Gift Wrap Declutter
Gift Wrap Declutter
Now is a good time to think about gift wrap and what you will be using this Christmas.
When I’m decluttering peoples homes I regularly come across stashes of leftover festive wrapping paper, tags and assorted bits of gift wrap that’s been completely forgotten about. Often the stash has been stored for years – even though it will probably never be used. Clients say that disposing of it feels wasteful. My view is that if it is not going to be used it is a waste anyway. If you also let it take up precious room in the bottom of the wardrobe, it means you are creating a double whammy for yourself!
My advice is to start from scratch. Pull out the stash, sort it and use up as much as you possibly can to wrap gifts this year. Anything that is left over – let it go. This means that next year you can enjoy wrapping presents without being surrounded by old bits of paper and gift tags you don’t really want to use anyway! If you really can’t bring yourself to dispose of it, then resist from buying any new wrappings until you have used up all of the old.
This Christmas give your wrapping paper the the ‘scrunch test’ to check if it can be recycled once it’s been used. Scrunch it in your hands. If it stays in a ball it can be recycled and put in the recycling bin, if it bounces back to it’s original shape, it can’t be recycled and will need to be put into general rubbish. Paper which contains foil, glitter or has lots of tape on it can’t be recycled either. Be mindful of this if you buy new paper – and buy recyclable wherever possible.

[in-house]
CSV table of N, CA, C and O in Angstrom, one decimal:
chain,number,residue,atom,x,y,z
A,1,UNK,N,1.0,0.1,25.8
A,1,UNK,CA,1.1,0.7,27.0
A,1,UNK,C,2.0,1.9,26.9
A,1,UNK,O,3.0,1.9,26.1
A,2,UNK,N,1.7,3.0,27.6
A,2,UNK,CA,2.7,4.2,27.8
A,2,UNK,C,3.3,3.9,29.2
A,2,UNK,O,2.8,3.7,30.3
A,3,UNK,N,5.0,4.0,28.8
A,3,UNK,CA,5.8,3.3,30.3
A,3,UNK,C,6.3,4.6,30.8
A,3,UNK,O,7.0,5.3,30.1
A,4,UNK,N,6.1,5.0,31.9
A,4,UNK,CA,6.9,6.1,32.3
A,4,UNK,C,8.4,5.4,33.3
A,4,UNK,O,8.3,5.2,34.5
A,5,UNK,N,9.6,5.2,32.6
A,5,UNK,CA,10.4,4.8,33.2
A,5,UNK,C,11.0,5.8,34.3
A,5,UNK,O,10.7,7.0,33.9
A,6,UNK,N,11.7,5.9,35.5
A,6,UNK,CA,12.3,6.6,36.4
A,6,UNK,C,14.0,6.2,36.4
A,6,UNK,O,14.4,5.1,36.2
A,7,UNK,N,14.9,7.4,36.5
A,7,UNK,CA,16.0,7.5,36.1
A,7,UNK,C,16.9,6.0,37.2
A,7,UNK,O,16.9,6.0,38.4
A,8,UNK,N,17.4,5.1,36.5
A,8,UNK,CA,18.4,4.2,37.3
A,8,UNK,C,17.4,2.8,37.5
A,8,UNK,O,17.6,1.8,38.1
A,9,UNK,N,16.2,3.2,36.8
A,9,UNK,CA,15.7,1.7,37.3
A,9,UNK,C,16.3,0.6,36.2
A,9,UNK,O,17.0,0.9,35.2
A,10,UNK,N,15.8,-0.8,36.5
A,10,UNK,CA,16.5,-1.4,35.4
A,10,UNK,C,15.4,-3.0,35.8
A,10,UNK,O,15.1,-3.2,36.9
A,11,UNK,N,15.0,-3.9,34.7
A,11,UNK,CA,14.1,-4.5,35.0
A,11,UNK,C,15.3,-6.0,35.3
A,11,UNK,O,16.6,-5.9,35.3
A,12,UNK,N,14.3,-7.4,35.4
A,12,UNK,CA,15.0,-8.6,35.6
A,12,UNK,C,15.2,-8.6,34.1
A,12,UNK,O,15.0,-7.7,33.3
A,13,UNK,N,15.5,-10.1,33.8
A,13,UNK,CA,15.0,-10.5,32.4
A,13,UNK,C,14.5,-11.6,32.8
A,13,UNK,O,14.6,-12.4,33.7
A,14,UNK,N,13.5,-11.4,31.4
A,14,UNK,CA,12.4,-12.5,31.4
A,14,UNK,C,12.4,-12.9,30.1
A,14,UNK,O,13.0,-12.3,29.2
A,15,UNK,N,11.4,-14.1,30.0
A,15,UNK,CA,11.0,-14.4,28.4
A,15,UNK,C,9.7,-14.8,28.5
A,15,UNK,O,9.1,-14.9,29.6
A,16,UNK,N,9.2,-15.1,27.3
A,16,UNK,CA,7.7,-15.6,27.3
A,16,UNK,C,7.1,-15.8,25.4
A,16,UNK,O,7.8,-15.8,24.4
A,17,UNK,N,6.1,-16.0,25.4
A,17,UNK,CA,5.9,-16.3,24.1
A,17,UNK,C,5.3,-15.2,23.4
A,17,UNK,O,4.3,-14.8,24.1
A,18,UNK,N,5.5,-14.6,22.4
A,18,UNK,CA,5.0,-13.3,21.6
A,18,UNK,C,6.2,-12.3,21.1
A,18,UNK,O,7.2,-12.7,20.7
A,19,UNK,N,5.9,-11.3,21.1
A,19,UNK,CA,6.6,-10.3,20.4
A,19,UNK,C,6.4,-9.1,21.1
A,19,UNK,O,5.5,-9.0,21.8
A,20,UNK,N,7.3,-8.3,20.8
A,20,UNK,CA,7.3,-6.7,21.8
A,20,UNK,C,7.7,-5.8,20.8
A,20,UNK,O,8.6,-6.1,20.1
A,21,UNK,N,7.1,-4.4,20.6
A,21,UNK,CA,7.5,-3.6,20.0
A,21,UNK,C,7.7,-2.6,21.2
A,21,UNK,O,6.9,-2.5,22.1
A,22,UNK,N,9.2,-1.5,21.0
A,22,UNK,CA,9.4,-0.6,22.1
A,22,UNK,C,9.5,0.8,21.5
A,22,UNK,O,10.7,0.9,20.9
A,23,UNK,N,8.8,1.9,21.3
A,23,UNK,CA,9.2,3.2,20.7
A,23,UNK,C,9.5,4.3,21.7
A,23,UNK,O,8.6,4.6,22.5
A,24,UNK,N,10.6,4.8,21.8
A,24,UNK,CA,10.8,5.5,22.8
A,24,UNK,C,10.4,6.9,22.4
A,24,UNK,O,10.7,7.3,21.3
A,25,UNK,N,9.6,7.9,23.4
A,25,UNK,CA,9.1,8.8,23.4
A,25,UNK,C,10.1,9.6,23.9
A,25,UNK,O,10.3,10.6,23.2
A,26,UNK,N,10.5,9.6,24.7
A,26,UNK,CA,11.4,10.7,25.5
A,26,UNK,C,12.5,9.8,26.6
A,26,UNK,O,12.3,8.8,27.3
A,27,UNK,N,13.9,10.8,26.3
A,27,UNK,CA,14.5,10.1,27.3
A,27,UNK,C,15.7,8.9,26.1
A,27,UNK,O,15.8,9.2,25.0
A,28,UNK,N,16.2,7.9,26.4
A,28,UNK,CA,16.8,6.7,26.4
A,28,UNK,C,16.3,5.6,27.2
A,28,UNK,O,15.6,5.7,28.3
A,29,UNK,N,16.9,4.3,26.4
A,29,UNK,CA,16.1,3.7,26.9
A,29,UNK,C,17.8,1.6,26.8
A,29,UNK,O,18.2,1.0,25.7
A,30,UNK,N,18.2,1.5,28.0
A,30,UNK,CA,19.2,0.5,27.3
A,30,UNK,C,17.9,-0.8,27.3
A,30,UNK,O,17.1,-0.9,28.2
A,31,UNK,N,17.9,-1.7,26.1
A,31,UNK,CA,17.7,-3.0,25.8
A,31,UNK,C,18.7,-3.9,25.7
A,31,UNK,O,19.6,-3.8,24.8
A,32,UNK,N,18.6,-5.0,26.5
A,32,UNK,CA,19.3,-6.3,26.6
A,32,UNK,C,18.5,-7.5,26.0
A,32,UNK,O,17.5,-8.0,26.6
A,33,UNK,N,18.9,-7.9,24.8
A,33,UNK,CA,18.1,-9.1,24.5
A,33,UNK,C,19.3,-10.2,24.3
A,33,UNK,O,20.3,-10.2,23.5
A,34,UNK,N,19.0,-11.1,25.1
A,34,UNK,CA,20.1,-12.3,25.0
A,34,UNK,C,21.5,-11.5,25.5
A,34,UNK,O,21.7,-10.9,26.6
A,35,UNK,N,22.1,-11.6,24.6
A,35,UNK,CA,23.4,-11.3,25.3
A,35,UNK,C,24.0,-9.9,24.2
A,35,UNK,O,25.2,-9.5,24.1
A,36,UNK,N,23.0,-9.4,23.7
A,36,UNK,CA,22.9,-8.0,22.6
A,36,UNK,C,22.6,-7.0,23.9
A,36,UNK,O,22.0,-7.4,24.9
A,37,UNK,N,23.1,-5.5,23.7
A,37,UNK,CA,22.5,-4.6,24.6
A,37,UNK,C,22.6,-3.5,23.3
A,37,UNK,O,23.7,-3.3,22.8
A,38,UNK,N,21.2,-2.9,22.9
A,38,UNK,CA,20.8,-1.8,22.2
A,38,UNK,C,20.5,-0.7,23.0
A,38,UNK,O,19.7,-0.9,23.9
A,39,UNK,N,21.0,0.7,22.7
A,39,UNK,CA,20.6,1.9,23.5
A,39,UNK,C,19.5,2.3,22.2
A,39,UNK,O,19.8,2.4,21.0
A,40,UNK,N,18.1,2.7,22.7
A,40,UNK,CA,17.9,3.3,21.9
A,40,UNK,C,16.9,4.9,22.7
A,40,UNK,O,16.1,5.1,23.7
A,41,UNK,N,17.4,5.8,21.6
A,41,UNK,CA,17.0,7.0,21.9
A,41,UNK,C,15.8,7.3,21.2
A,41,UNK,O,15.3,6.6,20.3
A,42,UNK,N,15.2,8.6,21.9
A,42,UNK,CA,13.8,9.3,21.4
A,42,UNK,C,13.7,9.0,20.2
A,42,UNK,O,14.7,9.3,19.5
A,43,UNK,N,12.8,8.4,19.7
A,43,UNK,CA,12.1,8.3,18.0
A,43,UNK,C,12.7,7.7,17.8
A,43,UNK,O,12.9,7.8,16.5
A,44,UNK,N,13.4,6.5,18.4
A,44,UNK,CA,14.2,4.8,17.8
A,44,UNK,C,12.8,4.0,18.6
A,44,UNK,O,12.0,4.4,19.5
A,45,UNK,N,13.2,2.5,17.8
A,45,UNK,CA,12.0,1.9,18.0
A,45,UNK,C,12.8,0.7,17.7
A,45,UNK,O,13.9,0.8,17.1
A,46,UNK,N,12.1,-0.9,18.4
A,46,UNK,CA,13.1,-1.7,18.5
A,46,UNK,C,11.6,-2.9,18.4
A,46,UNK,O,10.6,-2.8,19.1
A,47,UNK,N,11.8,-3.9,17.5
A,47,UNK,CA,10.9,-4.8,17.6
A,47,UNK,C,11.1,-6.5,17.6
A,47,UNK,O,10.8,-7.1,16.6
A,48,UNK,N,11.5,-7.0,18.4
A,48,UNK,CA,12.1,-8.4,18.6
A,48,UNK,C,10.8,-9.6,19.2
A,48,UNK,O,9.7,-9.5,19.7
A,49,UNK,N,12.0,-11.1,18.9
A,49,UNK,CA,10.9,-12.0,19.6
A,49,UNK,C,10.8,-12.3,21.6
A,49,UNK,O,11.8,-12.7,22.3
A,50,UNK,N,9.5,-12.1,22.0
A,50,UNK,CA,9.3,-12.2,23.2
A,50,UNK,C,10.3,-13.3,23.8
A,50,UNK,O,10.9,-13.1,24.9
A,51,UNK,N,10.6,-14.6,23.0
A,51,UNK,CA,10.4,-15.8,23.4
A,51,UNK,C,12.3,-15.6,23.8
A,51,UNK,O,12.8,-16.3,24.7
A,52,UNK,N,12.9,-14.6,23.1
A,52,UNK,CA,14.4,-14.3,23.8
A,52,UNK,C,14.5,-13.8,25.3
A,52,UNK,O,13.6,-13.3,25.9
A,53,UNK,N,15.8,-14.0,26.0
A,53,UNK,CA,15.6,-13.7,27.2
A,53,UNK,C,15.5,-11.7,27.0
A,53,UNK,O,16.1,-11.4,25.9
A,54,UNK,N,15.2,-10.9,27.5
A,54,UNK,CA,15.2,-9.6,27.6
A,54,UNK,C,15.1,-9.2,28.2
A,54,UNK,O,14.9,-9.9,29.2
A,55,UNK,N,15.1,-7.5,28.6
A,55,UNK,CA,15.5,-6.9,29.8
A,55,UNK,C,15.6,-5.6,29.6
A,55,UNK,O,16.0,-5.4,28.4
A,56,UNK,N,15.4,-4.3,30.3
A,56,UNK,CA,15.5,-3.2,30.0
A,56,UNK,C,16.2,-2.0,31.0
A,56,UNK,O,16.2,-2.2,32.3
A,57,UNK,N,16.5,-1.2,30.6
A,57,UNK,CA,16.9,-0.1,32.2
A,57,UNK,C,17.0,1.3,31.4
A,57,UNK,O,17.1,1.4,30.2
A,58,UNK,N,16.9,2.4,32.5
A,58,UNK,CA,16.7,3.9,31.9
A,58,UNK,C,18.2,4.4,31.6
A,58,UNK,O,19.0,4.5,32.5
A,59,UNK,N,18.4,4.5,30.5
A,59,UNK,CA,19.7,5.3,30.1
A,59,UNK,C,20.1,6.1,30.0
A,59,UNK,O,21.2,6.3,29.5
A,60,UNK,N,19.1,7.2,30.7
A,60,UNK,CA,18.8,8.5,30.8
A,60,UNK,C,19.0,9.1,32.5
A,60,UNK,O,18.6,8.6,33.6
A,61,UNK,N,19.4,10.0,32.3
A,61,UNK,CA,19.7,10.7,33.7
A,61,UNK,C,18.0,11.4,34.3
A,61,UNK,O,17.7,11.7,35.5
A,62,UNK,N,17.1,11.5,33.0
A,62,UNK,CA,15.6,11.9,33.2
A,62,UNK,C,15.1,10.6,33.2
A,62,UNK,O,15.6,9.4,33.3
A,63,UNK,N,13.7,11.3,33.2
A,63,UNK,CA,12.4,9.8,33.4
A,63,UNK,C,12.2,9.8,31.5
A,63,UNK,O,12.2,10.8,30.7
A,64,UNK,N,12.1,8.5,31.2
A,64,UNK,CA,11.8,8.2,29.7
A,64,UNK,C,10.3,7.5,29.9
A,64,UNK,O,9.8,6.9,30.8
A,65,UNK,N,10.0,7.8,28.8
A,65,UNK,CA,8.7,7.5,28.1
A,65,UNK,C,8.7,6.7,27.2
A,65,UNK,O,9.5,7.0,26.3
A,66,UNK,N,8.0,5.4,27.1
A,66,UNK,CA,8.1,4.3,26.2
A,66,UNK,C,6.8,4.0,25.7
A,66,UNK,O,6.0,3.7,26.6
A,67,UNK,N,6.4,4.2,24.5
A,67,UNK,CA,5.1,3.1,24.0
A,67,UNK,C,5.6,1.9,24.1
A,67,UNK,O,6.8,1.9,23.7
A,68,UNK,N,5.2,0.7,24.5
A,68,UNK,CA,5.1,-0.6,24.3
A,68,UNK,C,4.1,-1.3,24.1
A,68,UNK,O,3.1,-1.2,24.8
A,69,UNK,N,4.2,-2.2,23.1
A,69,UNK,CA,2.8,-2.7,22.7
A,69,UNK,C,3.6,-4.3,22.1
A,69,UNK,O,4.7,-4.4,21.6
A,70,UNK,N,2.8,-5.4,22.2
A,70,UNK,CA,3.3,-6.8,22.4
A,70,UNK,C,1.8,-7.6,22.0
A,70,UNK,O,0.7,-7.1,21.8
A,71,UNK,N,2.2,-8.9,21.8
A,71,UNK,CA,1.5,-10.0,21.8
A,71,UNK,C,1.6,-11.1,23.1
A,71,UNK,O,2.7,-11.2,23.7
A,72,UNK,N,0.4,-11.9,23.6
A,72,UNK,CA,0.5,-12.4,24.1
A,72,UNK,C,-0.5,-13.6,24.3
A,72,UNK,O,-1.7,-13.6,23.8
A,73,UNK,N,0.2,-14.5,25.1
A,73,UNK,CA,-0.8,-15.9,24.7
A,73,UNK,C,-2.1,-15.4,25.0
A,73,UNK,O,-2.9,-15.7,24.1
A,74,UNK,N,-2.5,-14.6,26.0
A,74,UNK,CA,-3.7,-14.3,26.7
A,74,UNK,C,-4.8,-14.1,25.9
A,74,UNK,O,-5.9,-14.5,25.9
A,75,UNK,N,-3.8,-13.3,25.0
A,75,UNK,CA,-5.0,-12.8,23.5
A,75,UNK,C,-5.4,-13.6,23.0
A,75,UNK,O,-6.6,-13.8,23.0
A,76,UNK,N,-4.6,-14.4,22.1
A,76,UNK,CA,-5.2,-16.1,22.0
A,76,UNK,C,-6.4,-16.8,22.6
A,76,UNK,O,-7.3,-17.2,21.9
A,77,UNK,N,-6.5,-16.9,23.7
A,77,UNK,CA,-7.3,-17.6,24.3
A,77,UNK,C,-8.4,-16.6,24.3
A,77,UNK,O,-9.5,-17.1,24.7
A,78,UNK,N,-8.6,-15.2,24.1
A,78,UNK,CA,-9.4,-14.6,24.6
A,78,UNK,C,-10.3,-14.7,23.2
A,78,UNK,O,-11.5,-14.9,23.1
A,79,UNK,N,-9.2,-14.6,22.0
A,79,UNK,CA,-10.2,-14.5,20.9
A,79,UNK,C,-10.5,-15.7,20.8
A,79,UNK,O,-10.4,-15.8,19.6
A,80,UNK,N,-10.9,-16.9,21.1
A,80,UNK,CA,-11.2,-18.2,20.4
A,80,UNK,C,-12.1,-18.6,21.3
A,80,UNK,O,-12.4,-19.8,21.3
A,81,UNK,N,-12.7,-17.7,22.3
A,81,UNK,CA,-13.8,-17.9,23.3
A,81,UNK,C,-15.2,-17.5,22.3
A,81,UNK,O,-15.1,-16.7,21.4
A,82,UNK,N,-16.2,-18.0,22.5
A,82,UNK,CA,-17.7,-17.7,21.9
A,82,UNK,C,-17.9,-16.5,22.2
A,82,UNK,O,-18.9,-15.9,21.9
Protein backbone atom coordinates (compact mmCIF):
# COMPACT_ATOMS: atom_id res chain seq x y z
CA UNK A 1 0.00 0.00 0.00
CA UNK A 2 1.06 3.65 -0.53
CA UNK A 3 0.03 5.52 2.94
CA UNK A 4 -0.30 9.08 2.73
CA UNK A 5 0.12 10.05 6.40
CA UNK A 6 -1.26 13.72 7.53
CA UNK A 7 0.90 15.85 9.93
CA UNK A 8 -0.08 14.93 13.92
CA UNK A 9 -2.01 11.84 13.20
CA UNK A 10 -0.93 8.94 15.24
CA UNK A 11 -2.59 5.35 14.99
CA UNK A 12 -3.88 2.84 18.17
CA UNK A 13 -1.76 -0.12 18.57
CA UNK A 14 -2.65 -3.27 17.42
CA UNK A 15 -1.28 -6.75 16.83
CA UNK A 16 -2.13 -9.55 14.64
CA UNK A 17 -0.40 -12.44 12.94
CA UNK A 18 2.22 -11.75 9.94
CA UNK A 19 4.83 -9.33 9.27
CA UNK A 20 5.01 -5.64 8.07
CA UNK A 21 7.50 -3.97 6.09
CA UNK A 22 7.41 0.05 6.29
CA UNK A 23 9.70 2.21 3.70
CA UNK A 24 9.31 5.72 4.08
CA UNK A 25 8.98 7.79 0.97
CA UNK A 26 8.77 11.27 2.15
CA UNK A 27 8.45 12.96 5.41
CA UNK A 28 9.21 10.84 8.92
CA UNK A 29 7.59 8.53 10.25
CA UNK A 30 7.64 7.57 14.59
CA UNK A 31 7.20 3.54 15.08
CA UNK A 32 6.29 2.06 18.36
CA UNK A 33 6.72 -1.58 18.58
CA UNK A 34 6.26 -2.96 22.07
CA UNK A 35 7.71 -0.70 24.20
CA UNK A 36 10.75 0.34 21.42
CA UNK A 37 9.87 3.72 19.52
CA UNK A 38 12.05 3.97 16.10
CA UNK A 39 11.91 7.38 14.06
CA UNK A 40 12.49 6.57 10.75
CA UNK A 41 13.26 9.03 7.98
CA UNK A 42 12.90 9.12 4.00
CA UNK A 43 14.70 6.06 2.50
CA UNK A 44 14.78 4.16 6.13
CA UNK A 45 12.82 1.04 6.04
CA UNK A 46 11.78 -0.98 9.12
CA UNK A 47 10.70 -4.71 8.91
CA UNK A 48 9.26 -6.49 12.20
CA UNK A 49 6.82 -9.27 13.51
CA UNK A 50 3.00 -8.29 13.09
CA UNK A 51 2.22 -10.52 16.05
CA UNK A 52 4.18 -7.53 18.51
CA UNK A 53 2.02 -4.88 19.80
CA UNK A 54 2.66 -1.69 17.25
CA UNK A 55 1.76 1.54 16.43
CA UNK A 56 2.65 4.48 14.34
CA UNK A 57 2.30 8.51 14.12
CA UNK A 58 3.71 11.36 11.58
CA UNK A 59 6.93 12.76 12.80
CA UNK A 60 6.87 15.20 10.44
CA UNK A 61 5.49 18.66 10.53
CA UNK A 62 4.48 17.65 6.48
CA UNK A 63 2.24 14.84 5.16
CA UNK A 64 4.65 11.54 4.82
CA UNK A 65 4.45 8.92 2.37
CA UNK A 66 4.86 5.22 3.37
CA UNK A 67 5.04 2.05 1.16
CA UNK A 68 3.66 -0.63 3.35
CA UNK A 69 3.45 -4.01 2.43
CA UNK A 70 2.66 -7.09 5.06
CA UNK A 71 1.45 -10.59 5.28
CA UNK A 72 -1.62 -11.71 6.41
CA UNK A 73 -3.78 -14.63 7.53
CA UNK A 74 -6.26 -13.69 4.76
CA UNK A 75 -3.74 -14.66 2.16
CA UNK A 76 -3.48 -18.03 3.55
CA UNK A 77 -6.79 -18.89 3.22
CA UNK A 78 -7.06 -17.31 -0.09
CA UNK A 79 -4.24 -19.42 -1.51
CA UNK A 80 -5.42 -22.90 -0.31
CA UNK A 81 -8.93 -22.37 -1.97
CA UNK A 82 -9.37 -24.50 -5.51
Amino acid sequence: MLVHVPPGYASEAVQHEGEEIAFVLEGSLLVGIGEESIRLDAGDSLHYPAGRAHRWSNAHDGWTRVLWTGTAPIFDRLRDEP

Each Christmas, 227,000 miles of wrapping paper ends up in UK rubbish bins
Gift wrap alternatives
There are alternatives to using shop bought paper. I sometimes use fabric to wrap presents as it’s fun, creative and if used responsibly, is a sustainable option.
Furoshiki is a Japanese art and involves using squares of fabric for carrying, storing and wrapping things. It’s a lovely way to wrap gifts, especially if you don’t have too many to wrap or for a special gift. It’s also perfect for wrapping oddly shaped items! If you do use fabric, make sure that it will be reused. If it is used once and discarded, the footprint is higher than using paper. So I either gift fabric to someone I know will make use of it, or it is given back to me for reuse.
Good old brown paper is another great alternative. It’s recyclable, compostable and can also be used to wrap presents throughout the year. A gift wrapped in brown paper is a blank canvas that can look beautiful with the addition of raffia and a sprig of festive foliage or good old string with a colourful button threaded through. A good excuse to put that button stash to use!
Old cards are another frequently saved item I come across. New ones are bought each year year without using up the excess from previous years. So they are left to take up much needed space in drawers and cupboards. My advice is the same – either use them or let them go.
Most Christmas cards are paper-based and can be recycled, along with envelopes. Embellishments such as ribbon cannot be recycled and should be removed first.
Cards that have been received in previous years are also saved by many people, even though they are seldom looked at again. When you take down cards at the end of the festive period, be really honest with yourself. If you are not going to look at or make use of them again – let them go. There are some people that will get creative with old Christmas cards but in my experience, they are few and far between. Many people have good intentions that are rarely put into practice – don’t be one of them!